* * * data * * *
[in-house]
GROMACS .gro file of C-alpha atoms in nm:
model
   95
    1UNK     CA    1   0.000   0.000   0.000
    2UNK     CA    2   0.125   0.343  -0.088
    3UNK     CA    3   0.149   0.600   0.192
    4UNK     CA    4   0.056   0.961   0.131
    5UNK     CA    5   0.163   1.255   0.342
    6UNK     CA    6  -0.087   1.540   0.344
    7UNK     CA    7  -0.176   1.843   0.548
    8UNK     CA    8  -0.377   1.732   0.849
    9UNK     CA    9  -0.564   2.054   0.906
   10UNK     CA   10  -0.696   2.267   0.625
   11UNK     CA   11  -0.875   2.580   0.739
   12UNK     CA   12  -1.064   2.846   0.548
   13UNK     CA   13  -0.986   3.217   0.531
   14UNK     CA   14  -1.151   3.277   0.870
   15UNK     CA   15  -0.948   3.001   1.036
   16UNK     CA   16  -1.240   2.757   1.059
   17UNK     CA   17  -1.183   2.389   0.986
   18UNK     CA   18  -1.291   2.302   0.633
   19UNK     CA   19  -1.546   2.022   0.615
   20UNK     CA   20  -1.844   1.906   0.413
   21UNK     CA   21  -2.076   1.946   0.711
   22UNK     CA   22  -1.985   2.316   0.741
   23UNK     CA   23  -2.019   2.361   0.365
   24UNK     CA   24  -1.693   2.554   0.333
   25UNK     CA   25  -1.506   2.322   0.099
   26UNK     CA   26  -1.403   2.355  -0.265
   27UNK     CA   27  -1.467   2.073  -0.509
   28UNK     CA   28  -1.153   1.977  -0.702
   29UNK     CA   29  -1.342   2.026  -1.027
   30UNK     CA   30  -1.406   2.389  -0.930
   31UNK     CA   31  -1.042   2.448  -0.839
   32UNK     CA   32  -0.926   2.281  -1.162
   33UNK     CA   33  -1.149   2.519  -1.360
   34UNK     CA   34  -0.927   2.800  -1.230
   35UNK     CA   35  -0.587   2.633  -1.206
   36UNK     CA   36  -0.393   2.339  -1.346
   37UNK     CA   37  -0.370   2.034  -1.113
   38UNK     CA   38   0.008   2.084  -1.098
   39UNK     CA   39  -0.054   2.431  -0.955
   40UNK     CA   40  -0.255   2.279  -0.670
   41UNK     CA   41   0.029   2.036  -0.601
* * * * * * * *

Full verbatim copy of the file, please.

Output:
[in-house]
GROMACS .gro file of C-alpha atoms in nm:
model
   95
    1UNK     CA    1   0.000   0.000   0.000
    2UNK     CA    2   0.125   0.343  -0.088
    3UNK     CA    3   0.149   0.600   0.192
    4UNK     CA    4   0.056   0.961   0.131
    5UNK     CA    5   0.163   1.255   0.342
    6UNK     CA    6  -0.087   1.540   0.344
    7UNK     CA    7  -0.176   1.843   0.548
    8UNK     CA    8  -0.377   1.732   0.849
    9UNK     CA    9  -0.564   2.054   0.906
   10UNK     CA   10  -0.696   2.267   0.625
   11UNK     CA   11  -0.875   2.580   0.739
   12UNK     CA   12  -1.064   2.846   0.548
   13UNK     CA   13  -0.986   3.217   0.531
   14UNK     CA   14  -1.151   3.277   0.870
   15UNK     CA   15  -0.948   3.001   1.036
   16UNK     CA   16  -1.240   2.757   1.059
   17UNK     CA   17  -1.183   2.389   0.986
   18UNK     CA   18  -1.291   2.302   0.633
   19UNK     CA   19  -1.546   2.022   0.615
   20UNK     CA   20  -1.844   1.906   0.413
   21UNK     CA   21  -2.076   1.946   0.711
   22UNK     CA   22  -1.985   2.316   0.741
   23UNK     CA   23  -2.019   2.361   0.365
   24UNK     CA   24  -1.693   2.554   0.333
   25UNK     CA   25  -1.506   2.322   0.099
   26UNK     CA   26  -1.403   2.355  -0.265
   27UNK     CA   27  -1.467   2.073  -0.509
   28UNK     CA   28  -1.153   1.977  -0.702
   29UNK     CA   29  -1.342   2.026  -1.027
   30UNK     CA   30  -1.406   2.389  -0.930
   31UNK     CA   31  -1.042   2.448  -0.839
   32UNK     CA   32  -0.926   2.281  -1.162
   33UNK     CA   33  -1.149   2.519  -1.360
   34UNK     CA   34  -0.927   2.800  -1.230
   35UNK     CA   35  -0.587   2.633  -1.206
   36UNK     CA   36  -0.393   2.339  -1.346
   37UNK     CA   37  -0.370   2.034  -1.113
   38UNK     CA   38   0.008   2.084  -1.098
   39UNK     CA   39  -0.054   2.431  -0.955
   40UNK     CA   40  -0.255   2.279  -0.670
   41UNK     CA   41   0.029   2.036  -0.601